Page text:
Term Paper: Real and Personal Property Intangible and Tangible

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Property Rights

What are the underlying reasons for the law to continue to make distinctions between real and personal property, intangible and tangible property?

Intangible property, or incorporeal property, is that which a corporation or person owns and can transfer by sale to another person or corporation, but is not a physical substance. For instance it may be a copyright, a trademark or a patent. It is not real estate or personal property. Some jurisdictions refer to it as choses in action. It is distinct from tangible property in that it is not something that is physical and can be physically handled, as is tangible property.

There are two kinds of intangible property, legal and competitive intangible property (). Ownership of intangible property allows the owner legally enforceable reproduction rights. A copyright owner can reproduce the work that carries the copyright and no one else can legally reproduce it without the owner's permission. For instance, an artist may own the copyright to a cartoon character, which is intangible property, but is the source of legal tangible property, such as comic books.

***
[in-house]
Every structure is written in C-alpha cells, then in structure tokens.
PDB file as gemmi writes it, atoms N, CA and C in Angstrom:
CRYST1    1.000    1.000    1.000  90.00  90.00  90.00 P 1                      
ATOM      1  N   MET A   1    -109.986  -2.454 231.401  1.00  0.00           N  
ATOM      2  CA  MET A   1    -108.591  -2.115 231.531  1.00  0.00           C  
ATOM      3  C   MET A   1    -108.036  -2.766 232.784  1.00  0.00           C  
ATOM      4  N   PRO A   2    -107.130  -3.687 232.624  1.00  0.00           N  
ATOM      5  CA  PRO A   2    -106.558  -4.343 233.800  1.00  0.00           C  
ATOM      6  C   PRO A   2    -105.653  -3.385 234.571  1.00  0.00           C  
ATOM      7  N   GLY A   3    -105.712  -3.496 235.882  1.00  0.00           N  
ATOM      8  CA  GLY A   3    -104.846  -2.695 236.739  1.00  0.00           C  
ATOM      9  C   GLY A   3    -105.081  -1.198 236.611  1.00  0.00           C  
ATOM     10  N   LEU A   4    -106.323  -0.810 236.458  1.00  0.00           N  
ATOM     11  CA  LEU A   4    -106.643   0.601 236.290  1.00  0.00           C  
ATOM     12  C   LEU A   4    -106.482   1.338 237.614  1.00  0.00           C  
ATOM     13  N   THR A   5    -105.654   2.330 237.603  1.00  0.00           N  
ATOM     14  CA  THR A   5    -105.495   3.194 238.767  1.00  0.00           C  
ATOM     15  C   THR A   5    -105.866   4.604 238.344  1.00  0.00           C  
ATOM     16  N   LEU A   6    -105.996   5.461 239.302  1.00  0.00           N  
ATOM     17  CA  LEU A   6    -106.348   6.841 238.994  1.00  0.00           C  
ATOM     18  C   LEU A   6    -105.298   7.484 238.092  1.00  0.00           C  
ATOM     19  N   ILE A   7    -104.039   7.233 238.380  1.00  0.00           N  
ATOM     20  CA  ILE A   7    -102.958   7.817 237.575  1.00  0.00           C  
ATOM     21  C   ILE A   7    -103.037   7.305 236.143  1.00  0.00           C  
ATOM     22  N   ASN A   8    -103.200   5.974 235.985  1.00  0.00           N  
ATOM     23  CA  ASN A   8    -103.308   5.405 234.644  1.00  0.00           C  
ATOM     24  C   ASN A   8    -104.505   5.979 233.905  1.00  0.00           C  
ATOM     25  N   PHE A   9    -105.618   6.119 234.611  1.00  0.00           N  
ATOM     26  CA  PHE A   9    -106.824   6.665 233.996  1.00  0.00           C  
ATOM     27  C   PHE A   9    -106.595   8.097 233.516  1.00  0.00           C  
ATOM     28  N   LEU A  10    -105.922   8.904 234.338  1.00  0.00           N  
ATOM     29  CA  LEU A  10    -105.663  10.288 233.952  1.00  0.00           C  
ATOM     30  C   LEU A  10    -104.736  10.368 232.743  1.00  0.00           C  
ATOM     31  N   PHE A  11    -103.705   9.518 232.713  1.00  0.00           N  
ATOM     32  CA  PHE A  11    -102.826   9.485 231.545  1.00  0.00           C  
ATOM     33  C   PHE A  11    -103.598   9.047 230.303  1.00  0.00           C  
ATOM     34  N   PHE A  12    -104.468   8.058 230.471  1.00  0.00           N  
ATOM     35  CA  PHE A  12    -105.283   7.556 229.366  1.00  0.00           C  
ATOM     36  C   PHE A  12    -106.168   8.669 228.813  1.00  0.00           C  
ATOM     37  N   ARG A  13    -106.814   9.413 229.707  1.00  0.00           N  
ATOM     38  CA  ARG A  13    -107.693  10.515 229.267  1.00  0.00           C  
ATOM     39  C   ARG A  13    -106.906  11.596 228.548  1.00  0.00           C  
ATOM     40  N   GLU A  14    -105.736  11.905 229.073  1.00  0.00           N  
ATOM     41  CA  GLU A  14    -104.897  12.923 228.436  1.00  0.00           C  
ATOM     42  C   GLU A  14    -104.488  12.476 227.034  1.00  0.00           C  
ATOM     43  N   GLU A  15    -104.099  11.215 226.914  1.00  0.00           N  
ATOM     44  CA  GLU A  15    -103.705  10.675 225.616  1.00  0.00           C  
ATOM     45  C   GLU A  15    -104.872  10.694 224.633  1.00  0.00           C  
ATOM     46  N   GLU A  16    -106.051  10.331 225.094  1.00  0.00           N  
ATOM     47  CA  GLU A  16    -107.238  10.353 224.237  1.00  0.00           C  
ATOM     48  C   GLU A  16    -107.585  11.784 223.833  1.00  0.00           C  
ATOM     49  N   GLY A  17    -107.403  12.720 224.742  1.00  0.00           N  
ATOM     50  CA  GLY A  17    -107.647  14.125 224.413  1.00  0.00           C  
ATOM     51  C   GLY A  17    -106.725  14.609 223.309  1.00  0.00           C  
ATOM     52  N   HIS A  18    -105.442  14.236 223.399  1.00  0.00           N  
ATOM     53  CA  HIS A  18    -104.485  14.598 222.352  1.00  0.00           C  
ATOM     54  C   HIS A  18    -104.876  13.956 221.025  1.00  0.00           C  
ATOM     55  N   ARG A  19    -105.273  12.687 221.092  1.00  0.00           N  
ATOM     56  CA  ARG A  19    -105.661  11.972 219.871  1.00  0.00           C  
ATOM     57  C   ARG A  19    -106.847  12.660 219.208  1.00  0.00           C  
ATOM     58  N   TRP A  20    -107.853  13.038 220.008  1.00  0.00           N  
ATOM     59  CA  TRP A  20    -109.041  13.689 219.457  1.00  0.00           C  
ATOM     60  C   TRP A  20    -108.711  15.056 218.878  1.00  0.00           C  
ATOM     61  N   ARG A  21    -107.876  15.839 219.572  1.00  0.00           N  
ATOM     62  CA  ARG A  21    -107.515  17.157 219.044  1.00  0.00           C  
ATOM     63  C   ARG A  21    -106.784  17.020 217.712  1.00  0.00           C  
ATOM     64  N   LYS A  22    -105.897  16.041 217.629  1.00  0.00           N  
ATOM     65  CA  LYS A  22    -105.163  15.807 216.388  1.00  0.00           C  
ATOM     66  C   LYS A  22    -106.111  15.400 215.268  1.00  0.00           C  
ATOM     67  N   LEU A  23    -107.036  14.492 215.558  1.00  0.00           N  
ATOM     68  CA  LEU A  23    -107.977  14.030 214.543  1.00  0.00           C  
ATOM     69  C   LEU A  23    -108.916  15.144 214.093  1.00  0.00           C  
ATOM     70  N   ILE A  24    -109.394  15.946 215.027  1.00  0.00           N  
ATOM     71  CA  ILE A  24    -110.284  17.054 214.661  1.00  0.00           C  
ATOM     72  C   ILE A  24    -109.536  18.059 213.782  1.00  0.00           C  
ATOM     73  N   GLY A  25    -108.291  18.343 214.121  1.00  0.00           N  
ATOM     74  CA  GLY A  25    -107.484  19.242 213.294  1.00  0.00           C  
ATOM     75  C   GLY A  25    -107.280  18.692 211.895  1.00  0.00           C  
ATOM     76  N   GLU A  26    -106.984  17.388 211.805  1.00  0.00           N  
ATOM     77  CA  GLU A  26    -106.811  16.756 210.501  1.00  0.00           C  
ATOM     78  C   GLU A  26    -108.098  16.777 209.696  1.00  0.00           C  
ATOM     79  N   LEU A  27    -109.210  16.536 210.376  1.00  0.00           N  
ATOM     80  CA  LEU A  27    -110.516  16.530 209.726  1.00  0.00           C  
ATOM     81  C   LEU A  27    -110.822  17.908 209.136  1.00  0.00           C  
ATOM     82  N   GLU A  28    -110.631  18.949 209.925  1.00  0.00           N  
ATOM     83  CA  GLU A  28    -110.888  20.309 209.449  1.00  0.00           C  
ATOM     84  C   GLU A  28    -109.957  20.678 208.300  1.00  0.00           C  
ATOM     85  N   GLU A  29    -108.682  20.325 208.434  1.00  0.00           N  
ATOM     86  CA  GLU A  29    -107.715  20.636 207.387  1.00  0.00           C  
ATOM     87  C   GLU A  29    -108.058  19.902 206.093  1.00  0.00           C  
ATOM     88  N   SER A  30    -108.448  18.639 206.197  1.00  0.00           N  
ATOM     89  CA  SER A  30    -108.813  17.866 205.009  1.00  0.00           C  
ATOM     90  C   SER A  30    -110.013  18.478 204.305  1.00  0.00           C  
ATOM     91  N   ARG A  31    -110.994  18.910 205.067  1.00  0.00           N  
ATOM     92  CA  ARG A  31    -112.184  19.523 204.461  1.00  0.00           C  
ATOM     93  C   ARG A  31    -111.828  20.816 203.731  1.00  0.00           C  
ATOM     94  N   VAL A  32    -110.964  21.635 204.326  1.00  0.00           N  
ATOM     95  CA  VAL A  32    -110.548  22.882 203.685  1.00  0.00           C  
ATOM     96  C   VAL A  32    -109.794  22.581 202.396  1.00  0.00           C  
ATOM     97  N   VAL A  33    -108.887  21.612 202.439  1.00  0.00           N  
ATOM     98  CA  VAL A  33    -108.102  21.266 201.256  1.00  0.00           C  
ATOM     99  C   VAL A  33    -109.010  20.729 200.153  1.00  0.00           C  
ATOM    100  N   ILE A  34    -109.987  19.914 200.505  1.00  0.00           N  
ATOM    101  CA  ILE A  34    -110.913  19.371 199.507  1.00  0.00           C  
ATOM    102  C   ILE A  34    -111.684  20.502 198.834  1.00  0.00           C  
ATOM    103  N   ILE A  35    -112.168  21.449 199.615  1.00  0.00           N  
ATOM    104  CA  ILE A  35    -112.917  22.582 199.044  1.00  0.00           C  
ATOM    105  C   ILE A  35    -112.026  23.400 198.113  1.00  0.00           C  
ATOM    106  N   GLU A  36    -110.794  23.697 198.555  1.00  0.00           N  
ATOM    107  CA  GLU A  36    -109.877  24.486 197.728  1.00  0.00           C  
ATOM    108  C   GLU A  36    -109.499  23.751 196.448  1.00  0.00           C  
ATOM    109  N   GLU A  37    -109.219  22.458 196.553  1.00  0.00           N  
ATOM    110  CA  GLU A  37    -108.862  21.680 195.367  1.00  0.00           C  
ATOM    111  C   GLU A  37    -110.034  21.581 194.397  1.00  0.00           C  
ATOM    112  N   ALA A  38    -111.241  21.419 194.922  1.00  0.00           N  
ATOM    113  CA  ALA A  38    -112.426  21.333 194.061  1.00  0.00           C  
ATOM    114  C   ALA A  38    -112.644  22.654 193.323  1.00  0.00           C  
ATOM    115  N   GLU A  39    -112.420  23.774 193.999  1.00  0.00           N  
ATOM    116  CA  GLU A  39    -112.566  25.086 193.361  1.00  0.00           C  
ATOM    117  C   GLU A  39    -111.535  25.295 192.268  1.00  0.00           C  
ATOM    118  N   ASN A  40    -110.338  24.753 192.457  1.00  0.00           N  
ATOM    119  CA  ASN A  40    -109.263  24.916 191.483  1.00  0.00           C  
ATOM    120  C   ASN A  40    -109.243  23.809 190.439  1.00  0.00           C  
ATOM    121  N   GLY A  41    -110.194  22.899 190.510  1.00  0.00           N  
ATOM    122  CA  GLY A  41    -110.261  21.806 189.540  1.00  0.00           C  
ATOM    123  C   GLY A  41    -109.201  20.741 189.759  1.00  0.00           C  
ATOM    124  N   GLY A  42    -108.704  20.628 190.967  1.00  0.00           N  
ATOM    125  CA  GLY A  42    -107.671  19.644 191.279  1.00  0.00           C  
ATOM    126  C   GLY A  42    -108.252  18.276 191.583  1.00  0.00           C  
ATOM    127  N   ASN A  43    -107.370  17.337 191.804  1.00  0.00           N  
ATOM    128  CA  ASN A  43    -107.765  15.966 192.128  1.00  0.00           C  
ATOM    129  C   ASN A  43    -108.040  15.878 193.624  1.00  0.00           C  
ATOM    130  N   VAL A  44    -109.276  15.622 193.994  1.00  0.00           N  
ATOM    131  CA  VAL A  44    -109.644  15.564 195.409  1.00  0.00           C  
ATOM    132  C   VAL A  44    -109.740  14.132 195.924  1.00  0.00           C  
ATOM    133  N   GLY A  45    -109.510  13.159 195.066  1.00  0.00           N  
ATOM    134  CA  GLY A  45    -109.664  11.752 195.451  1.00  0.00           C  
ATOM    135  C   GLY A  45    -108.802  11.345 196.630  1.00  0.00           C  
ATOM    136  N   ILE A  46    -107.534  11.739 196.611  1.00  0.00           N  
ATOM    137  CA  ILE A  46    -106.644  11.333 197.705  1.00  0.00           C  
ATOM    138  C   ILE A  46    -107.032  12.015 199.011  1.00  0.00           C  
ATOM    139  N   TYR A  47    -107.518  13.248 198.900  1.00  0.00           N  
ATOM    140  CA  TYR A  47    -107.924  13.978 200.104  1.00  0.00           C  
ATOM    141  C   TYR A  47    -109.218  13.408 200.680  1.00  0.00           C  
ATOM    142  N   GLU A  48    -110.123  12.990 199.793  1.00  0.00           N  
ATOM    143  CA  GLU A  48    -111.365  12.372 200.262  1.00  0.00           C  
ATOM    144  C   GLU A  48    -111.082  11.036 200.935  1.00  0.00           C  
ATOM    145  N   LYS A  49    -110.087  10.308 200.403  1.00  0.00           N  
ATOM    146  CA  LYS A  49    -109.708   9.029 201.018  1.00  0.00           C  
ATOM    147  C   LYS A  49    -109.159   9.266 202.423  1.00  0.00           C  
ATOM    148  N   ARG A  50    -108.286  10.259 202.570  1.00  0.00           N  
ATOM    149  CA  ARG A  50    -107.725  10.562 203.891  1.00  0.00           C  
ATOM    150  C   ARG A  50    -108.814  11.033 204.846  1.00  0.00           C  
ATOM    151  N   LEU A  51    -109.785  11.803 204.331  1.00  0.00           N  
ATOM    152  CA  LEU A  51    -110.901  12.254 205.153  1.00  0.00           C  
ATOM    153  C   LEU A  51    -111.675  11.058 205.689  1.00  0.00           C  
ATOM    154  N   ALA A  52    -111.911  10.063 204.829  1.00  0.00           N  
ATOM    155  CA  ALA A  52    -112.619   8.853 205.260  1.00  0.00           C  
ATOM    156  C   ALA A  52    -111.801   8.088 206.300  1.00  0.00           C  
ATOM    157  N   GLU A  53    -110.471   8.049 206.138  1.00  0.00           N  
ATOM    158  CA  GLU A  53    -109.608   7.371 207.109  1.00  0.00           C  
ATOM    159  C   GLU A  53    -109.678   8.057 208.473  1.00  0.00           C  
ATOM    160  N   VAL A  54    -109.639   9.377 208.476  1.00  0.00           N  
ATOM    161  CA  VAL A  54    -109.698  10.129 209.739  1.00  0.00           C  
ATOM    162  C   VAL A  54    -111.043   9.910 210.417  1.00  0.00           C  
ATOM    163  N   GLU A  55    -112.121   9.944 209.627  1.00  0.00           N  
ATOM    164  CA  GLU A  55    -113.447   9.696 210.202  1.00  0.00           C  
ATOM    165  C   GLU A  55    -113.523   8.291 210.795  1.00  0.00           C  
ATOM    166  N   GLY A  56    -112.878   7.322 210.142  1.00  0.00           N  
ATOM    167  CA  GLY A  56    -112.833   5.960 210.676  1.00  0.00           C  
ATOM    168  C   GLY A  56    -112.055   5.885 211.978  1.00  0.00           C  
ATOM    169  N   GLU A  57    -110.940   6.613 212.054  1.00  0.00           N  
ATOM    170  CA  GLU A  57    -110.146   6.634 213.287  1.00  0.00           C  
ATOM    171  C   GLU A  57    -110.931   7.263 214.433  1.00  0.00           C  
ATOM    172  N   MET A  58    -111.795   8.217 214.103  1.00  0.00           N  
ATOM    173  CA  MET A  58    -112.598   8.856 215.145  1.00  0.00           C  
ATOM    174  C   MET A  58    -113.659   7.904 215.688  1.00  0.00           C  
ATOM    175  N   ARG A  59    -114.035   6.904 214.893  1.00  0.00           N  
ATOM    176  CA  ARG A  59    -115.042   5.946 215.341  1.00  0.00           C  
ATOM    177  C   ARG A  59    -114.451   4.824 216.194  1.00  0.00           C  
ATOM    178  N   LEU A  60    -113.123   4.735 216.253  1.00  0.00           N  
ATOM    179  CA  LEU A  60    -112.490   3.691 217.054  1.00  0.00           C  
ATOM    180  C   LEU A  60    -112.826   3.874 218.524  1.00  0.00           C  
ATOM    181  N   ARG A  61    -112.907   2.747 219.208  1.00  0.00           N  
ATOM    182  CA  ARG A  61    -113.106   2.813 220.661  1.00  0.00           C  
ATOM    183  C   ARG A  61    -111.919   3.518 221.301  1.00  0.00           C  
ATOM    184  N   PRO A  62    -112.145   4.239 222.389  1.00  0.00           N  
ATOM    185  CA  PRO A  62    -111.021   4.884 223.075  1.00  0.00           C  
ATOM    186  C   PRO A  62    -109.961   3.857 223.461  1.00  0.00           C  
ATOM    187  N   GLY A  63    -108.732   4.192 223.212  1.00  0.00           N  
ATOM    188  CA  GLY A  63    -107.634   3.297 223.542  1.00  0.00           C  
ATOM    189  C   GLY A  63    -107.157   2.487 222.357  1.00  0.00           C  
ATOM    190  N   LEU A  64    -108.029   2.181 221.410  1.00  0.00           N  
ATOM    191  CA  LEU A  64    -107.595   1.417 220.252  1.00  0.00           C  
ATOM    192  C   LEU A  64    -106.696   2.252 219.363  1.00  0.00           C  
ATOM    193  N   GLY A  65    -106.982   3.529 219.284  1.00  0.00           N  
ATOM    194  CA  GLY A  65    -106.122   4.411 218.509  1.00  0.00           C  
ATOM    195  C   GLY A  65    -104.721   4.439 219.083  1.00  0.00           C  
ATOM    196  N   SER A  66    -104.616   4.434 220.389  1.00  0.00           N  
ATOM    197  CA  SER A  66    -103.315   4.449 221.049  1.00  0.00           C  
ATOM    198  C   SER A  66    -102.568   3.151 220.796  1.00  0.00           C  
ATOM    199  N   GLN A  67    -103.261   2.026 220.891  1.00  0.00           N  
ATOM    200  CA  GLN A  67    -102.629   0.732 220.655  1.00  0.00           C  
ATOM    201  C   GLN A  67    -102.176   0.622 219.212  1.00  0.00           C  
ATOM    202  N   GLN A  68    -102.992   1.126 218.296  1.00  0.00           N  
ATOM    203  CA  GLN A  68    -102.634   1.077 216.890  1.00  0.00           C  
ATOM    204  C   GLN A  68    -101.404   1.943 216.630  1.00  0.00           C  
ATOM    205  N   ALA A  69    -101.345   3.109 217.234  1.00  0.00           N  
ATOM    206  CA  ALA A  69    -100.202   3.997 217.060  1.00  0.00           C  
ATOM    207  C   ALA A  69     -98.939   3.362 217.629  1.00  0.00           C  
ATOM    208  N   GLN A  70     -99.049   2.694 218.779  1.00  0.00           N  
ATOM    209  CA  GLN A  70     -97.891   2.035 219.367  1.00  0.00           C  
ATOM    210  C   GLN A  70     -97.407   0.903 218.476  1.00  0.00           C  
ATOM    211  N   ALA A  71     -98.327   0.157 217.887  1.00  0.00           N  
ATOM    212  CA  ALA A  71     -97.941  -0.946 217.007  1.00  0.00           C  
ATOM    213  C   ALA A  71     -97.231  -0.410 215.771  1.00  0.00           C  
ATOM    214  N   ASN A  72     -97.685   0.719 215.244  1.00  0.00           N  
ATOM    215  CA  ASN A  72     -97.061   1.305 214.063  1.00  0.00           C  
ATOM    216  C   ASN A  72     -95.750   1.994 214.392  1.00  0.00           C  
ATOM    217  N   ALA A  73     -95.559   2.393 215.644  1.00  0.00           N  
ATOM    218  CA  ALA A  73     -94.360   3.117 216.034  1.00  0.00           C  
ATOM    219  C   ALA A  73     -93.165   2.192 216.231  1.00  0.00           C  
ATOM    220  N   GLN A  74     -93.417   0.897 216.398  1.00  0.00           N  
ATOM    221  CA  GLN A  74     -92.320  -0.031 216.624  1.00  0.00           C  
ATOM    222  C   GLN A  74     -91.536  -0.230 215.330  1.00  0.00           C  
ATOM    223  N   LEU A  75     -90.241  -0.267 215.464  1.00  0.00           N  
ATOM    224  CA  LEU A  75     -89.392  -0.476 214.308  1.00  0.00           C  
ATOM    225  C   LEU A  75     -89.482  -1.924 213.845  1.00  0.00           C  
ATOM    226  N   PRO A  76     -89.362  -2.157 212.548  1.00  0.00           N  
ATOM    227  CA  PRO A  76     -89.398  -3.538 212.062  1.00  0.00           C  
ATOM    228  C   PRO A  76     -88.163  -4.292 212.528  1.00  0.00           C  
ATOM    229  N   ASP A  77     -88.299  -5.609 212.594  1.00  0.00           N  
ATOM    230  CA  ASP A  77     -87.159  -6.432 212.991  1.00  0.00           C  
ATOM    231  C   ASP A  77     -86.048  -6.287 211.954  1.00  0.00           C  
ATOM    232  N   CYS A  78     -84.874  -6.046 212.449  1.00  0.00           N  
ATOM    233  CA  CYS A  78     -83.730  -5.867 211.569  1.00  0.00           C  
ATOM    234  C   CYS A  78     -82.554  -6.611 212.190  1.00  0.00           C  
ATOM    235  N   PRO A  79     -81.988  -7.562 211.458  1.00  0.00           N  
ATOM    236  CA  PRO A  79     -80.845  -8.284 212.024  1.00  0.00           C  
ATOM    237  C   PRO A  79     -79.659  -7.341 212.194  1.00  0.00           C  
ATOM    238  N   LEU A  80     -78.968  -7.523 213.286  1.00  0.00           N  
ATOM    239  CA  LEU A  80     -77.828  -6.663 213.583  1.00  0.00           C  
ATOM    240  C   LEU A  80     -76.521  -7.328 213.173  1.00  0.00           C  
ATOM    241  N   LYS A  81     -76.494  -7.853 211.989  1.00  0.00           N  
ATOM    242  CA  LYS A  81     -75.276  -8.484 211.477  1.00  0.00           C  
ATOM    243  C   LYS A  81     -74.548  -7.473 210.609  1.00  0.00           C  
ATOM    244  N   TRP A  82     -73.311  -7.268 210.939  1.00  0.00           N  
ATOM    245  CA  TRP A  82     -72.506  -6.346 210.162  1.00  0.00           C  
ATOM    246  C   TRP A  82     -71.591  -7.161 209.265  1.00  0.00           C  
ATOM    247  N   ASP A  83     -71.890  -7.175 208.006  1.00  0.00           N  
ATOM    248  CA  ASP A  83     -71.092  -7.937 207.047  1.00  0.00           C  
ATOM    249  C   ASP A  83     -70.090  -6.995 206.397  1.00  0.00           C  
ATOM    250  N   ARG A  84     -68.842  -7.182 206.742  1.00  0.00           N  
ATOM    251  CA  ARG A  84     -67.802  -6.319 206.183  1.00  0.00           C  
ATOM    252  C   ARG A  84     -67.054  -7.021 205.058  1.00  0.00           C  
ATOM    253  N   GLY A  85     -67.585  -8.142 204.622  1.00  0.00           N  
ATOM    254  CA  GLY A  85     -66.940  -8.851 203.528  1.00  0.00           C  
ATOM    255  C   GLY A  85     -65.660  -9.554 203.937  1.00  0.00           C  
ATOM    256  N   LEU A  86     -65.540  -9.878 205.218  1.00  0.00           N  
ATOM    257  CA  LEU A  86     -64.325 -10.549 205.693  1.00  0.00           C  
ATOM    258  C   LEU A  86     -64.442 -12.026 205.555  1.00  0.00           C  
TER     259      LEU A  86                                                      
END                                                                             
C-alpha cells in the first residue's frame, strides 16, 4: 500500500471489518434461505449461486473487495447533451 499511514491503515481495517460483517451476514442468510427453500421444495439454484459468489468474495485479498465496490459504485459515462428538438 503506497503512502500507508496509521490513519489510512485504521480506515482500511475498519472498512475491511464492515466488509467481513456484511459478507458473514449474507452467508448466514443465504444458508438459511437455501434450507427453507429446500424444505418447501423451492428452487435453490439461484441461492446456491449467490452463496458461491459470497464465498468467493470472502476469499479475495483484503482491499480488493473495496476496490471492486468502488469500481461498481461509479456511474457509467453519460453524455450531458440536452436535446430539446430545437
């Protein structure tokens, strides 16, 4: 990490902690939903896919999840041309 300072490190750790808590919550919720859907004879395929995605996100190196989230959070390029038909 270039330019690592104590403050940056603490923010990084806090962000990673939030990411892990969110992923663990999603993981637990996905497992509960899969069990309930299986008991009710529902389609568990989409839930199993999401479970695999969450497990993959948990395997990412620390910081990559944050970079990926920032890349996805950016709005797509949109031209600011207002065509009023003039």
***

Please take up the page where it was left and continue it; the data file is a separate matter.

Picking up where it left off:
Real property is tangible, such as land, buildings or the fixtures in the buildings. We often refer to it as real estate. Personal property is also tangible, but is distinct from real property in that it can be carried away. It is a thing that one person owns, such as an automobile, some tools or a boat. A person may own, as personal property, a comic book about a cartoon character (the same character mentioned above); this is personal property which the person may sell or keep. But the person may not reproduce a picture of this character for sale, as only the owner of the copyright for the cartoon character has the rights of reproduction of this image.

Although with the advent of computers, the line of distinction between tangible and intangible property seems to be blurring somewhat ("A number of recent decisions... have suggested that this section includes intangible, as well as tangible losses.") 18 U.S.C. 641, which usually applies to tangible property, applies sometimes to intangible property. In United States v. Girard, 601 F.2d 69, 71(2d Cir.) cert. denied, 444 U.S. 871 (1979), the case… [END OF PREVIEW]

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